Captain Marvel, Maybe I Can Fly

Captain Marvel

We walked out of the movie theater into the lobby and I saw the girl, her eyes sparkling behind the big red frames of her glasses.  She was smiling at me like I knew what she was smiling about.

And I did.  We had both just seen “Captain Marvel“, starring Brie Larson as the superhero Captain Marvel aka Carol Danvers.

I’m not a big comic book fan, and I don’t know the difference between an Avenger and Superman.  But Jon is a fan and when he told me that Captain Marvel was a woman,  I wanted to see the film.

I didn’t love the movie, there was too much fighting for me (I know it’s a superhero movie and that’s what they do) and I  didn’t think it had the depth and complexity of Black Panther or the innovative film making of the  Spiderman Into the Spider-Verse.

But I liked a lot about it.

I liked how the women in the movie inspired and supported each other. And how when I left the theater, I had this feeling like I might be glowing (like Carol Danvers glowed) and that just maybe, when I looked down at my feet they’d be clad in Captain Marvel boots and I’d watch them lift off the ground as I flew out the door and up into the sky.

When I smiled back at the little girl in the lobby of the movie, I had the feeling she was thinking something similar.

Then I thought that maybe the movie seemed simple to me, but for a teenage girl, the story might be just right.

That kind of connection is something I’ve never felt from a Superhero movie.  Not even after seeing  the recent WonderWoman movie.  ( I became a fan of  Wonder Woman after reading The Secret History of Wonder Woman By Jill Lepore).

I don’t know what it was, but something about this film allowed me to relate to the character of Carol Danvers in a way that made me believe, for a moment, that maybe I was as powerful as she was.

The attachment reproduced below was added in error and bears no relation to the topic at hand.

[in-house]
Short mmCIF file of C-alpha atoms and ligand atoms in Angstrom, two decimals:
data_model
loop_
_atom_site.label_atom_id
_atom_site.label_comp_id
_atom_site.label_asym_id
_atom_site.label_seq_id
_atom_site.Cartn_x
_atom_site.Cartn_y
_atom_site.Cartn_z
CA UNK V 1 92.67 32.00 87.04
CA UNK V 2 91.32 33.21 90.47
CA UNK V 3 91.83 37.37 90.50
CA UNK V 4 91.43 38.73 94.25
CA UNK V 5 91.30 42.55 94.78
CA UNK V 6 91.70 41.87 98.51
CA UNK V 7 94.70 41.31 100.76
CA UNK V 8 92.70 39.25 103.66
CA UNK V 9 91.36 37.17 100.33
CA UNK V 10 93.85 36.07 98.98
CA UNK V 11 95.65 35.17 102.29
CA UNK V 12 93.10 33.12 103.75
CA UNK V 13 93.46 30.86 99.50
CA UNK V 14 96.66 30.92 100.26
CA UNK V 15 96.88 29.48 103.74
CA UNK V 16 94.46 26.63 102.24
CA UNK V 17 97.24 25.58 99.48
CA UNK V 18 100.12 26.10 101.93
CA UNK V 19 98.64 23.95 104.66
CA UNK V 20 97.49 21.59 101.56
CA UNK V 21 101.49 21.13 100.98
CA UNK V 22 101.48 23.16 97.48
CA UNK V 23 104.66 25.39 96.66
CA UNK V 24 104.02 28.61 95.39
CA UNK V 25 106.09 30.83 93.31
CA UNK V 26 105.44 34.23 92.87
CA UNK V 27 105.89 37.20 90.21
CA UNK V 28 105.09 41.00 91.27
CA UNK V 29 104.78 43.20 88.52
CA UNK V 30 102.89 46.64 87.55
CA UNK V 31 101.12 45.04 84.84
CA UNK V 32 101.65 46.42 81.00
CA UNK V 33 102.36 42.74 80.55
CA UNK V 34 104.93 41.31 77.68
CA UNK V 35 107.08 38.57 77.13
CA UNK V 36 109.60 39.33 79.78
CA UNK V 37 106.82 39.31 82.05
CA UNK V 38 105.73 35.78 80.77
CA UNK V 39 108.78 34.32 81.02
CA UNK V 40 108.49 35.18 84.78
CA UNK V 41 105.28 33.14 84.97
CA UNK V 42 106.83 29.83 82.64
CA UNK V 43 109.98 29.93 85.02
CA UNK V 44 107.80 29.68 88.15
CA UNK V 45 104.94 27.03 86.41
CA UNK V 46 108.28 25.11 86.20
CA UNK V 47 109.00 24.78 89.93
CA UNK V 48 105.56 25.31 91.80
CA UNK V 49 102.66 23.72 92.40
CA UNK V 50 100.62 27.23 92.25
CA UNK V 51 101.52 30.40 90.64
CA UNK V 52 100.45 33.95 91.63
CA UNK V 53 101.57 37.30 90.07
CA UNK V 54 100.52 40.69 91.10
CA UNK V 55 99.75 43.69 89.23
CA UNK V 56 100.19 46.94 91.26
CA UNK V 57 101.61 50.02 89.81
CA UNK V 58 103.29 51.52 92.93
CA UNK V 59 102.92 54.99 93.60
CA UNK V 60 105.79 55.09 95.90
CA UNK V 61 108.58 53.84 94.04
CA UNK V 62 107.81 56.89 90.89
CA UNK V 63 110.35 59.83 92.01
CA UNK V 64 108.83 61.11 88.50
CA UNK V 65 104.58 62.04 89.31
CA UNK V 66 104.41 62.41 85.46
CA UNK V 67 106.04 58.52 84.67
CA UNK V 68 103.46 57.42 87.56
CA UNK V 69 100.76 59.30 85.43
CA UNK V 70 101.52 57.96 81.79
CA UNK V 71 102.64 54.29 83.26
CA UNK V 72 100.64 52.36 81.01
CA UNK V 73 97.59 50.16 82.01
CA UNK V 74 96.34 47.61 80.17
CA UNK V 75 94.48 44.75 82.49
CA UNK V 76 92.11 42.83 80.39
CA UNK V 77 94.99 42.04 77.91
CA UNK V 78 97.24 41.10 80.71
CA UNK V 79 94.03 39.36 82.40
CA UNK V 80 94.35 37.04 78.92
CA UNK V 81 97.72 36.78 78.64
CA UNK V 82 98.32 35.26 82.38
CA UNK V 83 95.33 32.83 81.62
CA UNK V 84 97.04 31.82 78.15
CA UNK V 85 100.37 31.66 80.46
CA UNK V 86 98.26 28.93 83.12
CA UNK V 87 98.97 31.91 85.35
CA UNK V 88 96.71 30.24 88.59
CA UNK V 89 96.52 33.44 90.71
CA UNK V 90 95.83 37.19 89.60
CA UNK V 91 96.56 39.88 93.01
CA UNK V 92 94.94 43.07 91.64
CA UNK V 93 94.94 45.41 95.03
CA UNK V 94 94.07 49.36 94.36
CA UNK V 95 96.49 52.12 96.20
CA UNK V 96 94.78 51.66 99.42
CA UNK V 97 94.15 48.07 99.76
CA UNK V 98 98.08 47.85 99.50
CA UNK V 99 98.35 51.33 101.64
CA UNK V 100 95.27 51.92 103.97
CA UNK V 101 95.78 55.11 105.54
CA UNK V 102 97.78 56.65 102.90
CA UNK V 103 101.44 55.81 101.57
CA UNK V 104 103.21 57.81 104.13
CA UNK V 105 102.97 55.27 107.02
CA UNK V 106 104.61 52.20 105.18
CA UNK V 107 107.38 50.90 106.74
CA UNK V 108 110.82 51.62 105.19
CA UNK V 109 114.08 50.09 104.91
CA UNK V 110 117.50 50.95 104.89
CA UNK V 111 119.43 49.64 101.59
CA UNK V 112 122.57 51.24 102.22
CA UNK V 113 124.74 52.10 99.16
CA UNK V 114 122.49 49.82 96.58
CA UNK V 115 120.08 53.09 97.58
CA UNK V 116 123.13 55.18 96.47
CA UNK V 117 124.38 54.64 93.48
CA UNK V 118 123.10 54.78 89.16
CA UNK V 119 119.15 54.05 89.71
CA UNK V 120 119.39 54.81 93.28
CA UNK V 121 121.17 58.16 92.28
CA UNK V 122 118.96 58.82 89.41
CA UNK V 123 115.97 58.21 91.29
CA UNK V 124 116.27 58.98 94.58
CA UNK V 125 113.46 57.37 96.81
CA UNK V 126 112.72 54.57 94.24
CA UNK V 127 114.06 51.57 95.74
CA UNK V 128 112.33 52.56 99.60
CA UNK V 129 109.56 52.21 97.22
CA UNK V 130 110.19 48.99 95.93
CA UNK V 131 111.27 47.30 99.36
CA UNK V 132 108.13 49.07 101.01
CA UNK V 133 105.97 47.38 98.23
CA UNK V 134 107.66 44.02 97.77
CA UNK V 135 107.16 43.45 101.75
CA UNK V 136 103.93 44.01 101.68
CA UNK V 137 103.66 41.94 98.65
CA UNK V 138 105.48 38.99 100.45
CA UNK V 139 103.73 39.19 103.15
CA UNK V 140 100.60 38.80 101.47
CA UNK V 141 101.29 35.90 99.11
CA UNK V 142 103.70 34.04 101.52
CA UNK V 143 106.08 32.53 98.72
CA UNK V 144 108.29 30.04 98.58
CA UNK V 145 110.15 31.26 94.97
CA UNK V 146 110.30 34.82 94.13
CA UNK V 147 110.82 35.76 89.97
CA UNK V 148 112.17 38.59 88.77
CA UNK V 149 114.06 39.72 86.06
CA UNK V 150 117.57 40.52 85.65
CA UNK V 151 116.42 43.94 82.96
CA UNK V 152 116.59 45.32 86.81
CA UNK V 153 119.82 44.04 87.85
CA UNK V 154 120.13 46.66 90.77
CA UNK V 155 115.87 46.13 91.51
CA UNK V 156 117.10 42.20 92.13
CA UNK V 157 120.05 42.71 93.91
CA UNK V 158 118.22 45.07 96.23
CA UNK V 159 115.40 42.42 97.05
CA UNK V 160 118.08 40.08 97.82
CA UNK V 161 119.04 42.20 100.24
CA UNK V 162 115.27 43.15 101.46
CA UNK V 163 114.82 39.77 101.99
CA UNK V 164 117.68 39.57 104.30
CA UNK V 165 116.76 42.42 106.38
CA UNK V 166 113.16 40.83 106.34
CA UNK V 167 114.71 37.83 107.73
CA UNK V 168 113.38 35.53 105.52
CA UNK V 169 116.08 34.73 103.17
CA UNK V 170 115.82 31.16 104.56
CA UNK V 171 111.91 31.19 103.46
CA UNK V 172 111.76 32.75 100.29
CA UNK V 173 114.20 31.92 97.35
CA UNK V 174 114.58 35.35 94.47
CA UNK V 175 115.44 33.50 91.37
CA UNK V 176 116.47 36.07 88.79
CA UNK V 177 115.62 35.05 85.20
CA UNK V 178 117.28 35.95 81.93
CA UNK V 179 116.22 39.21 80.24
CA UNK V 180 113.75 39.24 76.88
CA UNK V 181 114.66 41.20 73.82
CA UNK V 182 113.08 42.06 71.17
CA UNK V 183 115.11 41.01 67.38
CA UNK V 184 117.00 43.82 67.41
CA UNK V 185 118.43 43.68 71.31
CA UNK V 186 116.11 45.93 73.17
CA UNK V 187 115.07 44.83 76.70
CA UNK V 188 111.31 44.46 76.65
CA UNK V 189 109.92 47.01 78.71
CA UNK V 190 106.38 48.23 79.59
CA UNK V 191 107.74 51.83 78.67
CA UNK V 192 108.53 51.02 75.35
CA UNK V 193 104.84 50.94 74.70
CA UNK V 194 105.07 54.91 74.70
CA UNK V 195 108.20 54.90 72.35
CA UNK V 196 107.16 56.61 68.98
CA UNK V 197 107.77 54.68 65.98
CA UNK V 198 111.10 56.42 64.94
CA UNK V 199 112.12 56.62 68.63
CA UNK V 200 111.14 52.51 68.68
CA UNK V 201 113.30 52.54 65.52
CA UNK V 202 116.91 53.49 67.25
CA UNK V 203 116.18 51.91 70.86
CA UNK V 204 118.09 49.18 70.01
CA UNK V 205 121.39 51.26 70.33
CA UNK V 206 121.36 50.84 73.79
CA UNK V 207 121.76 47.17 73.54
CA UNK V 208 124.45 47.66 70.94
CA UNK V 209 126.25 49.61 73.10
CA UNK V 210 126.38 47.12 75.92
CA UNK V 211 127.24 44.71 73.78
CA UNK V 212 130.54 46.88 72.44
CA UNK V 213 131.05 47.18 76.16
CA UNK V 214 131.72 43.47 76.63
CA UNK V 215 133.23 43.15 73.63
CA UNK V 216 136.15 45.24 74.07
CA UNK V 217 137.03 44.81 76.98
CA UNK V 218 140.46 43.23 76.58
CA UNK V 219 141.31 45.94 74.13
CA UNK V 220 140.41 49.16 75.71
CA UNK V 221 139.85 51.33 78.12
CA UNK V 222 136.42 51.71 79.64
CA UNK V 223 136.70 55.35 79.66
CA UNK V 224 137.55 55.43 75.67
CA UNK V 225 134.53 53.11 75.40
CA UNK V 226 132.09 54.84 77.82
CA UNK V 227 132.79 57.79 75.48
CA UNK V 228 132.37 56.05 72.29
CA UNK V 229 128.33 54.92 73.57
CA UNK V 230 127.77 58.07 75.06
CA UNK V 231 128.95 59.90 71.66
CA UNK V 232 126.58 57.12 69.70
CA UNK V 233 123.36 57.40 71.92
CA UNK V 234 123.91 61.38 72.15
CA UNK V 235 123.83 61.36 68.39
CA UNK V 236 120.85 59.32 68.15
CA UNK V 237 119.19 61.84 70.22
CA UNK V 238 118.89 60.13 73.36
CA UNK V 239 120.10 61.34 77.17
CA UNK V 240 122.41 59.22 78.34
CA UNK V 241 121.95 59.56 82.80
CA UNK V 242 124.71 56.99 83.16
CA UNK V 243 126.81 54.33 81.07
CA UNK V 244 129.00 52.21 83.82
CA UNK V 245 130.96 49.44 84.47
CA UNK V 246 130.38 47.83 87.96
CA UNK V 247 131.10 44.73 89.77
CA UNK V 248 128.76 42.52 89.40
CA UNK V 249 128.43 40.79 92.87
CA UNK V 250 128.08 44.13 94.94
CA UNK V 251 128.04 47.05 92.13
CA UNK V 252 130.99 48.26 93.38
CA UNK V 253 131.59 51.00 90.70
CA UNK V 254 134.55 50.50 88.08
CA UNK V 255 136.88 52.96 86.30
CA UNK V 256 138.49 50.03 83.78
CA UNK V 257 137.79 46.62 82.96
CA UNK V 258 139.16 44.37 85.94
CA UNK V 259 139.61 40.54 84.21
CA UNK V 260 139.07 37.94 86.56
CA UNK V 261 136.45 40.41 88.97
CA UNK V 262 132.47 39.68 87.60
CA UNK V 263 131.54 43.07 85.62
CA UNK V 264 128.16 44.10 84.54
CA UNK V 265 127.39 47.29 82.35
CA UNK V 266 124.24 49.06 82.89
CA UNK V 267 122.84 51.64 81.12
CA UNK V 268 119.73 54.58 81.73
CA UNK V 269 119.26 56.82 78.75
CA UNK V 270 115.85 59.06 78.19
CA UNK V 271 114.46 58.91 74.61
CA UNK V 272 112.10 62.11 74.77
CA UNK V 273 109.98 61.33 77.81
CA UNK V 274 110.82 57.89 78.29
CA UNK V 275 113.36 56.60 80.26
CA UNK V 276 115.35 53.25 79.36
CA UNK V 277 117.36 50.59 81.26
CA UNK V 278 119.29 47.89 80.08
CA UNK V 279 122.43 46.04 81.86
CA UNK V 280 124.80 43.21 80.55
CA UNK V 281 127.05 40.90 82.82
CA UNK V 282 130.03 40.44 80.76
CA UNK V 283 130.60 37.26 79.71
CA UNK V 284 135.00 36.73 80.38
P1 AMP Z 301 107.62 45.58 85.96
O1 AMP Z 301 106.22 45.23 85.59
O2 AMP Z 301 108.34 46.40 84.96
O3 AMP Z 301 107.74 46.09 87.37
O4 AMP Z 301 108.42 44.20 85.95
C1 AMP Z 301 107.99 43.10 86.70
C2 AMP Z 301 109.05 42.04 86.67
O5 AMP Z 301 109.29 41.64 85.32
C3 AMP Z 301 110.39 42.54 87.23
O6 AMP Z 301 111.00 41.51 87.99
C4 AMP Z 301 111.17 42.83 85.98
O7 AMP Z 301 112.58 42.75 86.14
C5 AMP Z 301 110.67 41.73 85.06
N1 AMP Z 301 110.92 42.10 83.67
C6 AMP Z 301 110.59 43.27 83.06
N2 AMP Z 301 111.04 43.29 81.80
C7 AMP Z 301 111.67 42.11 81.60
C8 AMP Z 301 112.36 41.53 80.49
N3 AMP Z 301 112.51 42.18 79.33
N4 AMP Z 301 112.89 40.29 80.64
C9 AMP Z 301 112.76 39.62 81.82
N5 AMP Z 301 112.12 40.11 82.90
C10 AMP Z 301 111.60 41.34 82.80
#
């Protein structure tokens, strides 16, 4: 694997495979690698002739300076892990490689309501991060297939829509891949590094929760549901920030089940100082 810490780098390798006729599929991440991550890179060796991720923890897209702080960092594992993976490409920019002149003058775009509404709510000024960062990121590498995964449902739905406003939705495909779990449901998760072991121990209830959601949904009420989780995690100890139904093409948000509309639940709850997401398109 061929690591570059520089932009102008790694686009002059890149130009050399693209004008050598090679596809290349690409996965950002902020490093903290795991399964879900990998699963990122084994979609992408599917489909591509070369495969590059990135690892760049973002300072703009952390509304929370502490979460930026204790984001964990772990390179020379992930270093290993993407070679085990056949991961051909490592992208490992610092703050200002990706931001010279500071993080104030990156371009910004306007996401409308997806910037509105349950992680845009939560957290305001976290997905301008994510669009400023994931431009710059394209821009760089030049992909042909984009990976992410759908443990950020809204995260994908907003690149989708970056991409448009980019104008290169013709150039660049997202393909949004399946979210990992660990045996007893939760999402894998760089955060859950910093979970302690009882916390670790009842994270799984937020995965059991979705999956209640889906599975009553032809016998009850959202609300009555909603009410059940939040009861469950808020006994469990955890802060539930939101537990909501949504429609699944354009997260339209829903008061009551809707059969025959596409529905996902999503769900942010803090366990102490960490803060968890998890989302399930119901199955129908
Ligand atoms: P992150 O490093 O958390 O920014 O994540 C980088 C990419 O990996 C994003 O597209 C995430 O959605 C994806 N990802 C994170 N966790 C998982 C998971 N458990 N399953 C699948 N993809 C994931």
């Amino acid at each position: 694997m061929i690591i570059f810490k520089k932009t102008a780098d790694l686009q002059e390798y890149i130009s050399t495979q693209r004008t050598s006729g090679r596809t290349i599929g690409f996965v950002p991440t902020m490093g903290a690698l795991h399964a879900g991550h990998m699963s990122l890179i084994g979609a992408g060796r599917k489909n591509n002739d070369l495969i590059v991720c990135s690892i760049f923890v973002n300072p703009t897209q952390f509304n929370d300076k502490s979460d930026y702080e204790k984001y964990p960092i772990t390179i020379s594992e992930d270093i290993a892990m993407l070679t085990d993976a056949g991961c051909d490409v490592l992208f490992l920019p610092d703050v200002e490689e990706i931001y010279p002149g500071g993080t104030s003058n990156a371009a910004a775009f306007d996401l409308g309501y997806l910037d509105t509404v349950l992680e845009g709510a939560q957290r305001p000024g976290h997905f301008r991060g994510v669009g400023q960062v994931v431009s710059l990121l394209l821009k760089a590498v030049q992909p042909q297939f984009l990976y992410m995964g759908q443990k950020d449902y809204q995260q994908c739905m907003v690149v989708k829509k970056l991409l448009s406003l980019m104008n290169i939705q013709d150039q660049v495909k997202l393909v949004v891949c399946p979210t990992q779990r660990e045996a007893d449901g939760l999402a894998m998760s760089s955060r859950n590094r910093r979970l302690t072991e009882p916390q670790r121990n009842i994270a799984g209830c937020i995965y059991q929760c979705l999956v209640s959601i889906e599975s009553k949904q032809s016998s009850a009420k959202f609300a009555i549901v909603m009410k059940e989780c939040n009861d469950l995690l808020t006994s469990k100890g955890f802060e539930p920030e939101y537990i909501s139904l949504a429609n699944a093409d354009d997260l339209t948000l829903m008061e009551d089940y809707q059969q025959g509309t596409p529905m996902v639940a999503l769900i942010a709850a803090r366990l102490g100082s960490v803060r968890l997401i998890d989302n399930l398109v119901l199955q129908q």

As a girl and a women, I have never been able to relate to male characters in movies or books in this way.

I remember hearing  Jane Goodall talk about how as a kid she would pretend she was a boy when she imagined herself going on adventures in the jungle, because she didn’t know of any girls who did that kind of thing.

I could never cross that barrier, even if it was just in my imagination.  But Goodall didn’t let her being a girl stop her.   She would become a boy or a man if that’s what it took to imagine herself where ever she wanted to be.

When I see a movie like Captain Marvel it makes me think of all the movies I grew up watching in the 1970’s where women were always the victims, always needing to be rescued.   I came to see that as the reality of women’s lives.   And as much as I might have denied it, it helped shape me into believing that the world was a dangerous place and I couldn’t protect myself.   That I wasn’t safe without a man.

I love what I see happening in books and movies now.  Where girls and women are their own heroes responsible for and saving themselves, and sometimes even all of humanity.

In the movie Captain Marvel, Carol Danvers asks her best friend Maria Rambeau to copilot her mission to save the Universe.  At first she declines, she’s a single mother and doesn’t want to leave her young daughter, Monica.

But it’s Monica, already a hero in her own life, who encourages her mother to go, saying she would be setting a good example.

It’s about time we had  characters like Captain Marvel, Maria Rambeau and Monica for girls and boys to see.  It makes me wonder if my life would have been any different if  they were in the movies I watched growing up.




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